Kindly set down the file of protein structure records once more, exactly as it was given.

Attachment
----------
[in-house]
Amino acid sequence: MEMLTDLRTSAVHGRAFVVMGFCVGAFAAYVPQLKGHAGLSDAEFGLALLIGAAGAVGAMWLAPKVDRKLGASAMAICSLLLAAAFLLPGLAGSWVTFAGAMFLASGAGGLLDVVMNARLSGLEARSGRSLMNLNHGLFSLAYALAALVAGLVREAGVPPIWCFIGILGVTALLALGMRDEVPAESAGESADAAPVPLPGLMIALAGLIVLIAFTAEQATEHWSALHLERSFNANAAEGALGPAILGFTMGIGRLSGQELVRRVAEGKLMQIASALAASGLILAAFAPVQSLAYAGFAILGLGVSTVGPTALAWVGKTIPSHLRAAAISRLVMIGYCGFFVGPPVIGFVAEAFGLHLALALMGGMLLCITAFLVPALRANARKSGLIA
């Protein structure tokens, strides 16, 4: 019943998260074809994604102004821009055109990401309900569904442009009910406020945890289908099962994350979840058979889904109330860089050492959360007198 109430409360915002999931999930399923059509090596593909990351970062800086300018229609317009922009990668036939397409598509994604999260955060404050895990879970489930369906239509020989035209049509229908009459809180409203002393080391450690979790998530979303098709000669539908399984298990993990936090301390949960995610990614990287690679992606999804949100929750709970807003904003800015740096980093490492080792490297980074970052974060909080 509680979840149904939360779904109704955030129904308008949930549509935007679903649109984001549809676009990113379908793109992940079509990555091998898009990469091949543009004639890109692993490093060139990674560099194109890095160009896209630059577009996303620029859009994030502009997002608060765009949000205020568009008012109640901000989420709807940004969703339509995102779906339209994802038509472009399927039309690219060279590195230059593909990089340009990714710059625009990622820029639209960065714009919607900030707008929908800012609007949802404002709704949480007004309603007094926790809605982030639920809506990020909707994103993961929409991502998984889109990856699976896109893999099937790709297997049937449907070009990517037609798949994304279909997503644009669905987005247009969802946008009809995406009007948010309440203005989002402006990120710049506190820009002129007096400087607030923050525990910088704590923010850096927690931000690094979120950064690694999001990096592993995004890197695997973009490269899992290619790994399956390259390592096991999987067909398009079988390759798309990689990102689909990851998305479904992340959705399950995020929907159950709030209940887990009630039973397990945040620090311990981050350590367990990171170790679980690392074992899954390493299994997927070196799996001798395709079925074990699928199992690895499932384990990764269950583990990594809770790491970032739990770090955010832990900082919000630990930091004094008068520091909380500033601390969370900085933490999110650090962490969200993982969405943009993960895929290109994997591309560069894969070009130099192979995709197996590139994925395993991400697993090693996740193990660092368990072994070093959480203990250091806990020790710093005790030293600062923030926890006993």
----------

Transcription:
[in-house]
Amino acid sequence: MEMLTDLRTSAVHGRAFVVMGFCVGAFAAYVPQLKGHAGLSDAEFGLALLIGAAGAVGAMWLAPKVDRKLGASAMAICSLLLAAAFLLPGLAGSWVTFAGAMFLASGAGGLLDVVMNARLSGLEARSGRSLMNLNHGLFSLAYALAALVAGLVREAGVPPIWCFIGILGVTALLALGMRDEVPAESAGESADAAPVPLPGLMIALAGLIVLIAFTAEQATEHWSALHLERSFNANAAEGALGPAILGFTMGIGRLSGQELVRRVAEGKLMQIASALAASGLILAAFAPVQSLAYAGFAILGLGVSTVGPTALAWVGKTIPSHLRAAAISRLVMIGYCGFFVGPPVIGFVAEAFGLHLALALMGGMLLCITAFLVPALRANARKSGLIA
């Protein structure tokens, strides 16, 4: 019943998260074809994604102004821009055109990401309900569904442009009910406020945890289908099962994350979840058979889904109330860089050492959360007198 109430409360915002999931999930399923059509090596593909990351970062800086300018229609317009922009990668036939397409598509994604999260955060404050895990879970489930369906239509020989035209049509229908009459809180409203002393080391450690979790998530979303098709000669539908399984298990993990936090301390949960995610990614990287690679992606999804949100929750709970807003904003800015740096980093490492080792490297980074970052974060909080 509680979840149904939360779904109704955030129904308008949930549509935007679903649109984001549809676009990113379908793109992940079509990555091998898009990469091949543009004639890109692993490093060139990674560099194109890095160009896209630059577009996303620029859009994030502009997002608060765009949000205020568009008012109640901000989420709807940004969703339509995102779906339209994802038509472009399927039309690219060279590195230059593909990089340009990714710059625009990622820029639209960065714009919607900030707008929908800012609007949802404002709704949480007004309603007094926790809605982030639920809506990020909707994103993961929409991502998984889109990856699976896109893999099937790709297997049937449907070009990517037609798949994304279909997503644009669905987005247009969802946008009809995406009007948010309440203005989002402006990120710049506190820009002129007096400087607030923050525990910088704590923010850096927690931000690094979120950064690694999001990096592993995004890197695997973009490269899992290619790994399956390259390592096991999987067909398009079988390759798309990689990102689909990851998305479904992340959705399950995020929907159950709030209940887990009630039973397990945040620090311990981050350590367990990171170790679980690392074992899954390493299994997927070196799996001798395709079925074990699928199992690895499932384990990764269950583990990594809770790491970032739990770090955010832990900082919000630990930091004094008068520091909380500033601390969370900085933490999110650090962490969200993982969405943009993960895929290109994997591309560069894969070009130099192979995709197996590139994925395993991400697993090693996740193990660092368990072994070093959480203990250091806990020790710093005790030293600062923030926890006993």